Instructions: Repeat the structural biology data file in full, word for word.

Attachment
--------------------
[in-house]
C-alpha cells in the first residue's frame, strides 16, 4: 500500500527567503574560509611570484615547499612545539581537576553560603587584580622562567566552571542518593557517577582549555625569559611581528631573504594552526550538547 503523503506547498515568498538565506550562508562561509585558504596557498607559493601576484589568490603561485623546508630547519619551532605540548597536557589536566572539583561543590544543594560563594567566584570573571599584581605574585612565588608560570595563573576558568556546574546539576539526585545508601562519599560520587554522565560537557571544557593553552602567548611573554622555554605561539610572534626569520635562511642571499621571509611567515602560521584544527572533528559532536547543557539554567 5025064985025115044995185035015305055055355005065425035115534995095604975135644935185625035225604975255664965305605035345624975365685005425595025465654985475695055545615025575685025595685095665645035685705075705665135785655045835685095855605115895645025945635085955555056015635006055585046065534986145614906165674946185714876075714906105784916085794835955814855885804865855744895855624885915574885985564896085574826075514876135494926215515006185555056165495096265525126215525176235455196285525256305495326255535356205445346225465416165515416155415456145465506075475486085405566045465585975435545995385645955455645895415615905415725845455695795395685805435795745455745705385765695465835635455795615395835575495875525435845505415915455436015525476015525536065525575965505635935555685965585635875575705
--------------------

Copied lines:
[in-house]
C-alpha cells in the first residue's frame, strides 16, 4: 500500500527567503574560509611570484615547499612545539581537576553560603587584580622562567566552571542518593557517577582549555625569559611581528631573504594552526550538547 503523503506547498515568498538565506550562508562561509585558504596557498607559493601576484589568490603561485623546508630547519619551532605540548597536557589536566572539583561543590544543594560563594567566584570573571599584581605574585612565588608560570595563573576558568556546574546539576539526585545508601562519599560520587554522565560537557571544557593553552602567548611573554622555554605561539610572534626569520635562511642571499621571509611567515602560521584544527572533528559532536547543557539554567 5025064985025115044995185035015305055055355005065425035115534995095604975135644935185625035225604975255664965305605035345624975365685005425595025465654985475695055545615025575685025595685095665645035685705075705665135785655045835685095855605115895645025945635085955555056015635006055585046065534986145614906165674946185714876075714906105784916085794835955814855885804865855744895855624885915574885985564896085574826075514876135494926215515006185555056165495096265525126215525176235455196285525256305495326255535356205445346225465416165515416155415456145465506075475486085405566045465585975435545995385645955455645895415615905415725845455695795395685805435795745455745705385765695465835635455795615395835575495875525435845505415915455436015525476015525536065525575965505635935555685965585635875575705